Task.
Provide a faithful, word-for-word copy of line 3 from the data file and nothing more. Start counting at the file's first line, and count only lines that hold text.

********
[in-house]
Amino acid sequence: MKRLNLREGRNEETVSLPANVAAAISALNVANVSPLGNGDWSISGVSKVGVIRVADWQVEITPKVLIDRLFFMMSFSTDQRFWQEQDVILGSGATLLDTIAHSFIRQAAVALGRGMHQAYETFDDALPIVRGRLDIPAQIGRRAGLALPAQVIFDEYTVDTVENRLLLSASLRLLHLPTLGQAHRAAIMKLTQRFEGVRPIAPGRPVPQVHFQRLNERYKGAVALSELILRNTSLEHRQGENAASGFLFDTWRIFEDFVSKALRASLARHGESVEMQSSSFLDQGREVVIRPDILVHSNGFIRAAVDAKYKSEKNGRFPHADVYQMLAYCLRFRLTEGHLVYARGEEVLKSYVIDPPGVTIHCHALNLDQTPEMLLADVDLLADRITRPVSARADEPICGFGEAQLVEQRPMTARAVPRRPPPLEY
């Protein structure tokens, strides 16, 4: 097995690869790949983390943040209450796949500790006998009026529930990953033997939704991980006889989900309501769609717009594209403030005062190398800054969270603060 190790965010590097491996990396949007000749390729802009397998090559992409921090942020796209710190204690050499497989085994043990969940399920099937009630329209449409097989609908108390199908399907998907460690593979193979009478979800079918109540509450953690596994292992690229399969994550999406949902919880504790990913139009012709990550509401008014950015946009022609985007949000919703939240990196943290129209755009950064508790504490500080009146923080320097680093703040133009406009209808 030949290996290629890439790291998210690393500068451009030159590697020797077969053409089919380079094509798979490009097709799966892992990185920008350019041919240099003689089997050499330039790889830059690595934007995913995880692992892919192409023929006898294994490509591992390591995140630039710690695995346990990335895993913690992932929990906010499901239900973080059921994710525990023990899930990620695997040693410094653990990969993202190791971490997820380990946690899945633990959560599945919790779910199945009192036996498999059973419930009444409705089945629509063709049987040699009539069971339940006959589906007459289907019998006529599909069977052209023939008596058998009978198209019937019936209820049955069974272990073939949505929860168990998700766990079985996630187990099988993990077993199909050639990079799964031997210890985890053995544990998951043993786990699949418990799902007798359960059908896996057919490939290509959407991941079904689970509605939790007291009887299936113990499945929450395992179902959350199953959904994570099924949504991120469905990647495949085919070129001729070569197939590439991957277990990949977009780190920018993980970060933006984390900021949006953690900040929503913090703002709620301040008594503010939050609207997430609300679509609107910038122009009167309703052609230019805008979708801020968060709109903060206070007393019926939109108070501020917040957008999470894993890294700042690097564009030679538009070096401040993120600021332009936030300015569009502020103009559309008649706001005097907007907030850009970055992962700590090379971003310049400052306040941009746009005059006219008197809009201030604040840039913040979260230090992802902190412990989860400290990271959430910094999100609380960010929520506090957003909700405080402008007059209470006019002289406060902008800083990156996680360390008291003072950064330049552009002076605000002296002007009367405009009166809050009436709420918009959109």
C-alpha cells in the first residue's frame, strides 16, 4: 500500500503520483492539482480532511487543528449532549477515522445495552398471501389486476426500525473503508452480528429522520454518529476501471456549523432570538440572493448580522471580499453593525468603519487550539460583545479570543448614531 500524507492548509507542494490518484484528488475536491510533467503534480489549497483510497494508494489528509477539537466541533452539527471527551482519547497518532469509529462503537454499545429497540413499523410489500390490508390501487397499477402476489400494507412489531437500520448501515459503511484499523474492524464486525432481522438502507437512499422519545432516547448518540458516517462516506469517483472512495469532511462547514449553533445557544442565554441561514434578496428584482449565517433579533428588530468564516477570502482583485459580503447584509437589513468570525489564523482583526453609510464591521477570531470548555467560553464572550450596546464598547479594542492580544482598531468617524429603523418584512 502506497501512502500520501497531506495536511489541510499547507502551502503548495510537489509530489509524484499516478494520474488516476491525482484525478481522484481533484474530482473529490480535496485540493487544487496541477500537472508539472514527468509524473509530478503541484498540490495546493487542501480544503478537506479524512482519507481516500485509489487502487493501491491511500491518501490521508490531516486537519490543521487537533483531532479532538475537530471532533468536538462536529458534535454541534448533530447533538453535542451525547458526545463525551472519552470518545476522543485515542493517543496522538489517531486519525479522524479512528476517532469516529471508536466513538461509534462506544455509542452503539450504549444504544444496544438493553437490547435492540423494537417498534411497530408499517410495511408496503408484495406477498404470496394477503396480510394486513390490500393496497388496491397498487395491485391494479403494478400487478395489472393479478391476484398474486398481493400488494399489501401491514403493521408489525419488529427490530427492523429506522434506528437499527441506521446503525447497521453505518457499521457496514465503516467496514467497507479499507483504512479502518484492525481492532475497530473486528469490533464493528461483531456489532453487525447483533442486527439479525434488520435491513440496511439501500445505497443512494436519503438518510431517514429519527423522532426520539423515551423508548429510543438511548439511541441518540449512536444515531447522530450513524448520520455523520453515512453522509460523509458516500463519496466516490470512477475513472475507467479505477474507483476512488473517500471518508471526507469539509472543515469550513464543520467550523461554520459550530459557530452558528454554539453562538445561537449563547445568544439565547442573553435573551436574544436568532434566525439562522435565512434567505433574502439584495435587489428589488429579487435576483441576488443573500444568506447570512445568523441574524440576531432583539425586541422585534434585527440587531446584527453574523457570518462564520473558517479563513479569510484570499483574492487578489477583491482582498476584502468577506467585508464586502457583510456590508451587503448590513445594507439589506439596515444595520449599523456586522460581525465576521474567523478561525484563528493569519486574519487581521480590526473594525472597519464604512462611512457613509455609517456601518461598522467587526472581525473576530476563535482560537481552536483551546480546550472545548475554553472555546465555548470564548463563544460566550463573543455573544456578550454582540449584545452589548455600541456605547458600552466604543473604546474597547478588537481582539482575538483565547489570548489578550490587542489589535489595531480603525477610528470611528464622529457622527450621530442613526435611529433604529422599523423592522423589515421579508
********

């Protein structure tokens, strides 16, 4: 097995690869790949983390943040209450796949500790006998009026529930990953033997939704991980006889989900309501769609717009594209403030005062190398800054969270603060 190790965010590097491996990396949007000749390729802009397998090559992409921090942020796209710190204690050499497989085994043990969940399920099937009630329209449409097989609908108390199908399907998907460690593979193979009478979800079918109540509450953690596994292992690229399969994550999406949902919880504790990913139009012709990550509401008014950015946009022609985007949000919703939240990196943290129209755009950064508790504490500080009146923080320097680093703040133009406009209808 030949290996290629890439790291998210690393500068451009030159590697020797077969053409089919380079094509798979490009097709799966892992990185920008350019041919240099003689089997050499330039790889830059690595934007995913995880692992892919192409023929006898294994490509591992390591995140630039710690695995346990990335895993913690992932929990906010499901239900973080059921994710525990023990899930990620695997040693410094653990990969993202190791971490997820380990946690899945633990959560599945919790779910199945009192036996498999059973419930009444409705089945629509063709049987040699009539069971339940006959589906007459289907019998006529599909069977052209023939008596058998009978198209019937019936209820049955069974272990073939949505929860168990998700766990079985996630187990099988993990077993199909050639990079799964031997210890985890053995544990998951043993786990699949418990799902007798359960059908896996057919490939290509959407991941079904689970509605939790007291009887299936113990499945929450395992179902959350199953959904994570099924949504991120469905990647495949085919070129001729070569197939590439991957277990990949977009780190920018993980970060933006984390900021949006953690900040929503913090703002709620301040008594503010939050609207997430609300679509609107910038122009009167309703052609230019805008979708801020968060709109903060206070007393019926939109108070501020917040957008999470894993890294700042690097564009030679538009070096401040993120600021332009936030300015569009502020103009559309008649706001005097907007907030850009970055992962700590090379971003310049400052306040941009746009005059006219008197809009201030604040840039913040979260230090992802902190412990989860400290990271959430910094999100609380960010929520506090957003909700405080402008007059209470006019002289406060902008800083990156996680360390008291003072950064330049552009002076605000002296002007009367405009009166809050009436709420918009959109």